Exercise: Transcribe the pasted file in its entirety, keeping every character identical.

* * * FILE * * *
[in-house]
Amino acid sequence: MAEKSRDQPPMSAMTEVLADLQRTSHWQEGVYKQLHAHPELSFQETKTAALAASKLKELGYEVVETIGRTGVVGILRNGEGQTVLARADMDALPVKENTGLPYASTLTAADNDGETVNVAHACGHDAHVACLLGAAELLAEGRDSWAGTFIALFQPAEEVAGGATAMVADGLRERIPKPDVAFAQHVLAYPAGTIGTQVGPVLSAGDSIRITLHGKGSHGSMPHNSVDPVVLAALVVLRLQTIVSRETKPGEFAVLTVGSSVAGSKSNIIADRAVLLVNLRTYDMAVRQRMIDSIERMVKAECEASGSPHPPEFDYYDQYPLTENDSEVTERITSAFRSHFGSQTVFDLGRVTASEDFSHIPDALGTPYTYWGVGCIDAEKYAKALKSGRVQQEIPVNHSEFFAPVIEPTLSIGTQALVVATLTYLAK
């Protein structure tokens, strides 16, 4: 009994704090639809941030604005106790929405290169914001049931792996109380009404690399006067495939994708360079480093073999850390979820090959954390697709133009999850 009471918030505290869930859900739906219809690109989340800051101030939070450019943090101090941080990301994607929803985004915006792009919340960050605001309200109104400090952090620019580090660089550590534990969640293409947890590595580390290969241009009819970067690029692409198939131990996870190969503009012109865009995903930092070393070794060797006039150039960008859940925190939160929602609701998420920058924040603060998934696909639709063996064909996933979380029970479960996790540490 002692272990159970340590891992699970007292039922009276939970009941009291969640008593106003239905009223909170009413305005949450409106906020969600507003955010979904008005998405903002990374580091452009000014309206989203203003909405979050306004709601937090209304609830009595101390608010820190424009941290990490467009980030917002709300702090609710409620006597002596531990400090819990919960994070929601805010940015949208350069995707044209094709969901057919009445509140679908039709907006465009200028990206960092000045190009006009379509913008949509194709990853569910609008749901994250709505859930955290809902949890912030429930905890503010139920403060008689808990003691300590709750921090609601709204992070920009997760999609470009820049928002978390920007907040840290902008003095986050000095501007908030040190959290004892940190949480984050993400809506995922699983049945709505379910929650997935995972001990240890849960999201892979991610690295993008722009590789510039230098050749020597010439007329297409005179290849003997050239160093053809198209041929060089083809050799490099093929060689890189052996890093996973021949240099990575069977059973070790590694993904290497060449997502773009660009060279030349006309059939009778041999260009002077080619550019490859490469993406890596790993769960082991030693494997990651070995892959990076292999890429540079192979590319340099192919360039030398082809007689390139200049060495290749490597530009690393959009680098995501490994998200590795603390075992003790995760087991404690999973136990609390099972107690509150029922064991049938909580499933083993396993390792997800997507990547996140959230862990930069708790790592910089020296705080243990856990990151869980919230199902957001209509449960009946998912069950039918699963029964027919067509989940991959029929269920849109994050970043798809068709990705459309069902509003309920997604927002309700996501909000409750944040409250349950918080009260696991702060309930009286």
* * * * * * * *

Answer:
[in-house]
Amino acid sequence: MAEKSRDQPPMSAMTEVLADLQRTSHWQEGVYKQLHAHPELSFQETKTAALAASKLKELGYEVVETIGRTGVVGILRNGEGQTVLARADMDALPVKENTGLPYASTLTAADNDGETVNVAHACGHDAHVACLLGAAELLAEGRDSWAGTFIALFQPAEEVAGGATAMVADGLRERIPKPDVAFAQHVLAYPAGTIGTQVGPVLSAGDSIRITLHGKGSHGSMPHNSVDPVVLAALVVLRLQTIVSRETKPGEFAVLTVGSSVAGSKSNIIADRAVLLVNLRTYDMAVRQRMIDSIERMVKAECEASGSPHPPEFDYYDQYPLTENDSEVTERITSAFRSHFGSQTVFDLGRVTASEDFSHIPDALGTPYTYWGVGCIDAEKYAKALKSGRVQQEIPVNHSEFFAPVIEPTLSIGTQALVVATLTYLAK
């Protein structure tokens, strides 16, 4: 009994704090639809941030604005106790929405290169914001049931792996109380009404690399006067495939994708360079480093073999850390979820090959954390697709133009999850 009471918030505290869930859900739906219809690109989340800051101030939070450019943090101090941080990301994607929803985004915006792009919340960050605001309200109104400090952090620019580090660089550590534990969640293409947890590595580390290969241009009819970067690029692409198939131990996870190969503009012109865009995903930092070393070794060797006039150039960008859940925190939160929602609701998420920058924040603060998934696909639709063996064909996933979380029970479960996790540490 002692272990159970340590891992699970007292039922009276939970009941009291969640008593106003239905009223909170009413305005949450409106906020969600507003955010979904008005998405903002990374580091452009000014309206989203203003909405979050306004709601937090209304609830009595101390608010820190424009941290990490467009980030917002709300702090609710409620006597002596531990400090819990919960994070929601805010940015949208350069995707044209094709969901057919009445509140679908039709907006465009200028990206960092000045190009006009379509913008949509194709990853569910609008749901994250709505859930955290809902949890912030429930905890503010139920403060008689808990003691300590709750921090609601709204992070920009997760999609470009820049928002978390920007907040840290902008003095986050000095501007908030040190959290004892940190949480984050993400809506995922699983049945709505379910929650997935995972001990240890849960999201892979991610690295993008722009590789510039230098050749020597010439007329297409005179290849003997050239160093053809198209041929060089083809050799490099093929060689890189052996890093996973021949240099990575069977059973070790590694993904290497060449997502773009660009060279030349006309059939009778041999260009002077080619550019490859490469993406890596790993769960082991030693494997990651070995892959990076292999890429540079192979590319340099192919360039030398082809007689390139200049060495290749490597530009690393959009680098995501490994998200590795603390075992003790995760087991404690999973136990609390099972107690509150029922064991049938909580499933083993396993390792997800997507990547996140959230862990930069708790790592910089020296705080243990856990990151869980919230199902957001209509449960009946998912069950039918699963029964027919067509989940991959029929269920849109994050970043798809068709990705459309069902509003309920997604927002309700996501909000409750944040409250349950918080009260696991702060309930009286």